gas drilling

When there’s an energy boom, it usually brings an influx of workers into the area. And that leads to more demand for housing. That’s great for landlords who are looking to rent out their properties. But as some communities in Wyoming are finding, oil and gas drilling can actually be a problem for people who are looking to sell. Wyoming Public Radio’s Willow Belden reports.

WILLOW BELDEN: Rhonda Holdbrook owns a real estate firm in Douglas, and she’s exceptionally busy these days. Oil production in Converse County is booming, and energy workers have flocked to town.

‘Gasland 2’, a sequel to the 2010 documentary ‘Gasland,’ premiers this weekend in New York City. The original film focused on land owners alleging that oil and gas development on their land contaminated their water sources. The movie is thought to have brought the terms ‘fracking’ into the mainstream. The films’ director, Josh Fox, says the sequel investigates how government and regulatory agencies have dealt with what affected land owners say is contamination by industry.

Many coal-bed methane companies have downsized their production in the Powder River Basin over the last couple of years because of low natural gas prices.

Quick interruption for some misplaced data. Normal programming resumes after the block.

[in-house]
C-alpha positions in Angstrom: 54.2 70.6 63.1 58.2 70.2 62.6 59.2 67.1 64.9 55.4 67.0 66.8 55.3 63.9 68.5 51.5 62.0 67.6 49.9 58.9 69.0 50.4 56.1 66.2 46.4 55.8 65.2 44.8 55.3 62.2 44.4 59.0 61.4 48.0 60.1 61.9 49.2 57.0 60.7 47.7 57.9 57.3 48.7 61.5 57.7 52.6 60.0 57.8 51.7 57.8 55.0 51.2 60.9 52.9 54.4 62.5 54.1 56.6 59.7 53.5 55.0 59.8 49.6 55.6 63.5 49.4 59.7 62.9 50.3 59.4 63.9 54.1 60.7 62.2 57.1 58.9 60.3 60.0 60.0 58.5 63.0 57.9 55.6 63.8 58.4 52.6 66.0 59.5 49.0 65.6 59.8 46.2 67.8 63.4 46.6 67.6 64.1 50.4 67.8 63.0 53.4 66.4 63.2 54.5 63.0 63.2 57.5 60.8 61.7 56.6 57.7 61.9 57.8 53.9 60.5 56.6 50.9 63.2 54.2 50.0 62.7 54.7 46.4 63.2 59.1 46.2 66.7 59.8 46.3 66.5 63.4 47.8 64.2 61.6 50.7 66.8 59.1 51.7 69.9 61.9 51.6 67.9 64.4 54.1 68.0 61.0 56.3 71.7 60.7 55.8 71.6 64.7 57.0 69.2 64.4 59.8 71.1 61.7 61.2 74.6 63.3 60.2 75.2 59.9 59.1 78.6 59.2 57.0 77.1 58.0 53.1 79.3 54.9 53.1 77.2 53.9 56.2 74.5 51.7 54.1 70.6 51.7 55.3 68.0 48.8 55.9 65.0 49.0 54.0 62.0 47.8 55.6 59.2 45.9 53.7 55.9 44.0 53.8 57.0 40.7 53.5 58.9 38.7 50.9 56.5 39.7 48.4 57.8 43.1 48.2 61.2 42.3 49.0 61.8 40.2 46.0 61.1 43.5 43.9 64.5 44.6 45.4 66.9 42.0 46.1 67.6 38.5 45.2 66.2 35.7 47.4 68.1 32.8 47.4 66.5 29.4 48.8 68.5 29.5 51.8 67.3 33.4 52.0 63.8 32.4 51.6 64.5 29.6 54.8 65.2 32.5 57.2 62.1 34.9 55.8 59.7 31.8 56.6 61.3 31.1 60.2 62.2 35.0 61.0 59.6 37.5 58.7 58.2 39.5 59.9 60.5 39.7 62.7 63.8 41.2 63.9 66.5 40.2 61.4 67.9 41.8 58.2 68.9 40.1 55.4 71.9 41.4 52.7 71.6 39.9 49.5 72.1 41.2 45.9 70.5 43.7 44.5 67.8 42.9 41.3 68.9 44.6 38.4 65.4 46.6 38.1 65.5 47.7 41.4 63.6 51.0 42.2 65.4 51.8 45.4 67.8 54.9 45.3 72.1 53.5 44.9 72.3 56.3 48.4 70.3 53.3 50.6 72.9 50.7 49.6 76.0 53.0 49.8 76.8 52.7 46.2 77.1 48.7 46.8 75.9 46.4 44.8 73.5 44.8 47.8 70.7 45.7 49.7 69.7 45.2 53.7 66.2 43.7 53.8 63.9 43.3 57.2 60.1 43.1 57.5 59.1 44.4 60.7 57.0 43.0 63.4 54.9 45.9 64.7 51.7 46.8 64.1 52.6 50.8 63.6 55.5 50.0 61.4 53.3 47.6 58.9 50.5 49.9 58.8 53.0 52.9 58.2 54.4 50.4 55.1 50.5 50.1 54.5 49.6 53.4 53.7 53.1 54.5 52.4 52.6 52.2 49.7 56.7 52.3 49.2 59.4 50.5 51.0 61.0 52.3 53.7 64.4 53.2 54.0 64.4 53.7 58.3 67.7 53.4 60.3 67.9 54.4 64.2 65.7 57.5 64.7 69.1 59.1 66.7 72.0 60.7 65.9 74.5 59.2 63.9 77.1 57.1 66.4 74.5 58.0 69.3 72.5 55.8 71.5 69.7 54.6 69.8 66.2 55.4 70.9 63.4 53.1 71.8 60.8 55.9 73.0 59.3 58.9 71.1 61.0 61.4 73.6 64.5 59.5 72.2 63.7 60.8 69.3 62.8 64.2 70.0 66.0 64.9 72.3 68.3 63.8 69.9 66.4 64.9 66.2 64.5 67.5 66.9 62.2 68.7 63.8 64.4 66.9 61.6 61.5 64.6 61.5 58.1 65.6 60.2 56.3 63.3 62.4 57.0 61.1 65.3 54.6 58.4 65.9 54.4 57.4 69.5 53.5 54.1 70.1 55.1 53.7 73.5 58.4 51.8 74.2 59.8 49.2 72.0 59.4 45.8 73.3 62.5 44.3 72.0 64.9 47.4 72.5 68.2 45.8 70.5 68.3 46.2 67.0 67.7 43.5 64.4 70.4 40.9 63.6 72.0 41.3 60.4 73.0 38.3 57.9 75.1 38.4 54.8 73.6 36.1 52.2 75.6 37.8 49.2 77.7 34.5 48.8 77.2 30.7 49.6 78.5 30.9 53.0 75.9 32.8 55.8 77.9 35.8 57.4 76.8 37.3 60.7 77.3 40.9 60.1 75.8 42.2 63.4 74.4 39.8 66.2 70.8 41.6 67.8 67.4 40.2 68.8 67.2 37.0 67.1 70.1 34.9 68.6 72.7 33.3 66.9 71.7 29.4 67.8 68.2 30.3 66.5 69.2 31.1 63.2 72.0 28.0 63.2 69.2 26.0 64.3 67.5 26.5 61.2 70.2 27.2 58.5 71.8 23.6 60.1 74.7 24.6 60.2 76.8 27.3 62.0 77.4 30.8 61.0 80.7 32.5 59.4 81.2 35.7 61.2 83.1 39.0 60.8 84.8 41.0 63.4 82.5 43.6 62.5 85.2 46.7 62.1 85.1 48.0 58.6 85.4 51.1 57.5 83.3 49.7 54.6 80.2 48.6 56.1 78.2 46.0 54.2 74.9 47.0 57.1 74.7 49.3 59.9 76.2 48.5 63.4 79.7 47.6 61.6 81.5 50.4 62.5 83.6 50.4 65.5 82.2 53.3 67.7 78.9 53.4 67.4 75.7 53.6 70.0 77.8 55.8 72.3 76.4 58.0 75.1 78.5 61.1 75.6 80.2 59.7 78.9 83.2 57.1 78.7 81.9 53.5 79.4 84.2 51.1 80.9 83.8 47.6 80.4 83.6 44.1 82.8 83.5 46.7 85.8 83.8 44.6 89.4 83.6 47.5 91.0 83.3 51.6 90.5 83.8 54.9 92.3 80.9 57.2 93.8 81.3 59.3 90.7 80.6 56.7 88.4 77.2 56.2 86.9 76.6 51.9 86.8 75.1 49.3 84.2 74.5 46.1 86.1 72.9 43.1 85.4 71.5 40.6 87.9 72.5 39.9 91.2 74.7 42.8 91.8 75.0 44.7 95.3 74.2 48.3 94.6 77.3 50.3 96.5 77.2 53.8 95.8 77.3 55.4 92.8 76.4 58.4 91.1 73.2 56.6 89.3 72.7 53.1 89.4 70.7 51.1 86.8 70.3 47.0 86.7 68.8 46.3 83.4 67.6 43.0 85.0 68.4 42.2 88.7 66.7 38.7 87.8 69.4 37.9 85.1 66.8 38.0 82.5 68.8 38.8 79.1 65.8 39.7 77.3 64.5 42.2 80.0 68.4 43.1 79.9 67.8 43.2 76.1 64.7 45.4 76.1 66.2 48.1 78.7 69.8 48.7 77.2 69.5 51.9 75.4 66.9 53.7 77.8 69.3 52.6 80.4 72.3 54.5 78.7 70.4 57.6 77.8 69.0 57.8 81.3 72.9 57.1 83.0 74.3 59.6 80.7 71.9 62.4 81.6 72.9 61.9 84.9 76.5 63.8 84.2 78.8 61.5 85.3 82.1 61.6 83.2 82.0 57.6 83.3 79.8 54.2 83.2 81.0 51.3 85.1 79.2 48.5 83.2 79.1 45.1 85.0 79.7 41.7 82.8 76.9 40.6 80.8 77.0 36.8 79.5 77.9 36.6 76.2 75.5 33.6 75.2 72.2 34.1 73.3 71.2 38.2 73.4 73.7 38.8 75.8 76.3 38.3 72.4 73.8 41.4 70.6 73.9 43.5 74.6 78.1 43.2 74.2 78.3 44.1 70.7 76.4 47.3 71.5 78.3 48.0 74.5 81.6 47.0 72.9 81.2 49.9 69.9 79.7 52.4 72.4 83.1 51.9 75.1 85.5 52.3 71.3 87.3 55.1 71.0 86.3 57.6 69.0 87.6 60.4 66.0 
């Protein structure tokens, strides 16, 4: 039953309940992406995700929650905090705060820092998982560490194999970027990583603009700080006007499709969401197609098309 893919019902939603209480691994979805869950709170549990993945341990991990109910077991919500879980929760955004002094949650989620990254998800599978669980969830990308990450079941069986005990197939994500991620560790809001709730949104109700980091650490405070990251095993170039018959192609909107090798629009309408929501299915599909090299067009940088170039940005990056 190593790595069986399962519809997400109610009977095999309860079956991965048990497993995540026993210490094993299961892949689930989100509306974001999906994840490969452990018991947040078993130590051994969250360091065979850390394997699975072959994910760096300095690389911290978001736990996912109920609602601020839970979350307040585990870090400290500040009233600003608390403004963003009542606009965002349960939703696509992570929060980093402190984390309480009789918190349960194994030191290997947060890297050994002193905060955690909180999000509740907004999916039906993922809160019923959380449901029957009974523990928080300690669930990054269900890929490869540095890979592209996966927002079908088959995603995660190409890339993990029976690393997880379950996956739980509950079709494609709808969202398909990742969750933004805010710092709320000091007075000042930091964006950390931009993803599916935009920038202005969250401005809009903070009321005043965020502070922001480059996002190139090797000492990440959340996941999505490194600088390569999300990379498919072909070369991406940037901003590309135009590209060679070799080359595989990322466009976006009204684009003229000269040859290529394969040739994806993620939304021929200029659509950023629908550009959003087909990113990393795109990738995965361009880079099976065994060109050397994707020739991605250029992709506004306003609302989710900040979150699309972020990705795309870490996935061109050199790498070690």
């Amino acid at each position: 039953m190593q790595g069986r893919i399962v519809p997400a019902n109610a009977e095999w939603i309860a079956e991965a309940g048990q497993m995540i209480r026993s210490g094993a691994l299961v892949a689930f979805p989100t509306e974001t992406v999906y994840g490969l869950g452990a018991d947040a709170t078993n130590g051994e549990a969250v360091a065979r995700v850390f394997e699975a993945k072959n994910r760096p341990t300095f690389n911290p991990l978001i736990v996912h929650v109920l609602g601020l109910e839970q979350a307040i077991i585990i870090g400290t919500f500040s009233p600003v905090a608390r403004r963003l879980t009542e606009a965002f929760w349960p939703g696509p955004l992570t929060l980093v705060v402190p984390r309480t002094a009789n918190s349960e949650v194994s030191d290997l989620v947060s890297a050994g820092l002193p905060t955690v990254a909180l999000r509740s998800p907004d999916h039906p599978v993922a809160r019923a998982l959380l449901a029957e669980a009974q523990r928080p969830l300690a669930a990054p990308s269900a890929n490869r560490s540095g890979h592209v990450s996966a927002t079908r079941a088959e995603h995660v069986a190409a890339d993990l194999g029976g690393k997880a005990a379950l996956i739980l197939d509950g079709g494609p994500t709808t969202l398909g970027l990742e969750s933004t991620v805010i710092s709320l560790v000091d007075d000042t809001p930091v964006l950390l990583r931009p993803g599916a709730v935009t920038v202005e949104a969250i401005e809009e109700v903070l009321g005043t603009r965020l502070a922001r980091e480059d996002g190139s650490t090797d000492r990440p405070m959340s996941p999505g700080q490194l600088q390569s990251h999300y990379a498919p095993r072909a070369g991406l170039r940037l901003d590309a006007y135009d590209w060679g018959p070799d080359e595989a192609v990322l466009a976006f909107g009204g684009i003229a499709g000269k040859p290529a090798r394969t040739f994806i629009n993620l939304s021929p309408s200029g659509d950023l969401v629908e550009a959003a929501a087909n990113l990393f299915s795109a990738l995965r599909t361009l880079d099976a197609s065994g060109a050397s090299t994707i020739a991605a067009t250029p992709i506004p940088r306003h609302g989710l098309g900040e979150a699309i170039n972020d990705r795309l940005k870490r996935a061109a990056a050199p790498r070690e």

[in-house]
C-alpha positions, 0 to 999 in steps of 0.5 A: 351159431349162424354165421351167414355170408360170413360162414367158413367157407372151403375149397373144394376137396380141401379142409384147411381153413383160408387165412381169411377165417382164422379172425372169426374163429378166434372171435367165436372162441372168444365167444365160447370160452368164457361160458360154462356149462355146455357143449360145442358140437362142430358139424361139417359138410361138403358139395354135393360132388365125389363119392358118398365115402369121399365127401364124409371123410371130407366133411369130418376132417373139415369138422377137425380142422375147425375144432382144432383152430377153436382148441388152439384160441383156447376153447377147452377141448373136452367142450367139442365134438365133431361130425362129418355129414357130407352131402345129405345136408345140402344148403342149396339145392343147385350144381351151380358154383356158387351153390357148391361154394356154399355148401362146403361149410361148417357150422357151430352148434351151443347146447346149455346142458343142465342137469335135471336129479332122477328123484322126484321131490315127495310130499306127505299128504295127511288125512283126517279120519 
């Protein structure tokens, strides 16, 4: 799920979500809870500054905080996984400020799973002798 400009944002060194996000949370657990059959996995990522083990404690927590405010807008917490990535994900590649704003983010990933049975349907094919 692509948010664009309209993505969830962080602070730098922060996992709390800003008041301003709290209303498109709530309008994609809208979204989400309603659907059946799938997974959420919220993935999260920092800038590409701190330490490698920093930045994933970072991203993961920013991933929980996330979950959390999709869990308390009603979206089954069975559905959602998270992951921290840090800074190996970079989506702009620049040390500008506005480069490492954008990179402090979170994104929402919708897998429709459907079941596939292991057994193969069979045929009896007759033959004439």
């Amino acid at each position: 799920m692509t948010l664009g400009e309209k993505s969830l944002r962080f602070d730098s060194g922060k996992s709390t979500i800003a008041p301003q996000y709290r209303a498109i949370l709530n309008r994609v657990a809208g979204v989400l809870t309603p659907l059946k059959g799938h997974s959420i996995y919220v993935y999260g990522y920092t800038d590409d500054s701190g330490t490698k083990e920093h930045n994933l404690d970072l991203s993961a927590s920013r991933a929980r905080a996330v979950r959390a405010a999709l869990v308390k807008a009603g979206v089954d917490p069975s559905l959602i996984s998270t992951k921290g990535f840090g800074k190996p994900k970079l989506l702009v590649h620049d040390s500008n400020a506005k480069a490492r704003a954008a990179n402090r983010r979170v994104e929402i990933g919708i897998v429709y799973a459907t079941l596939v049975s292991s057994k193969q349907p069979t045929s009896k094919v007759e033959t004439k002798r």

Workers in the industry were forced to move to other states to find jobs.
 But a growing oil play in Converse County is bringing some of those workers back.
 Chesapeake Energy Corp. is one of the companies actively drilling in Converse County.

The Douglas oil well that started spewing gas into the atmosphere last Tuesday has been plugged up with mud and is reportedly under control.

The Wyoming Oil and Gas Conservation Commission will sample soil and do rig inspections later this week to determine the cause of the accident. State Oil and Gas Supervisor, Tom Doll, says the state isn’t necessarily impacted monetarily by the gas loss because it's on private land, but does want to find out what happened at the site.

One of the government's top scientists says much more research is needed to determine the possible impacts of shale gas drilling on human health and the environment.

Dr. Christopher Portier of the federal Centers for Disease Control and Prevention says studies should include all the ways people can be exposed, such as through air, water, soil, plants and animals.

Portier says there isn't currently enough information to say with certainty whether shale gas drilling poses a threat to public health.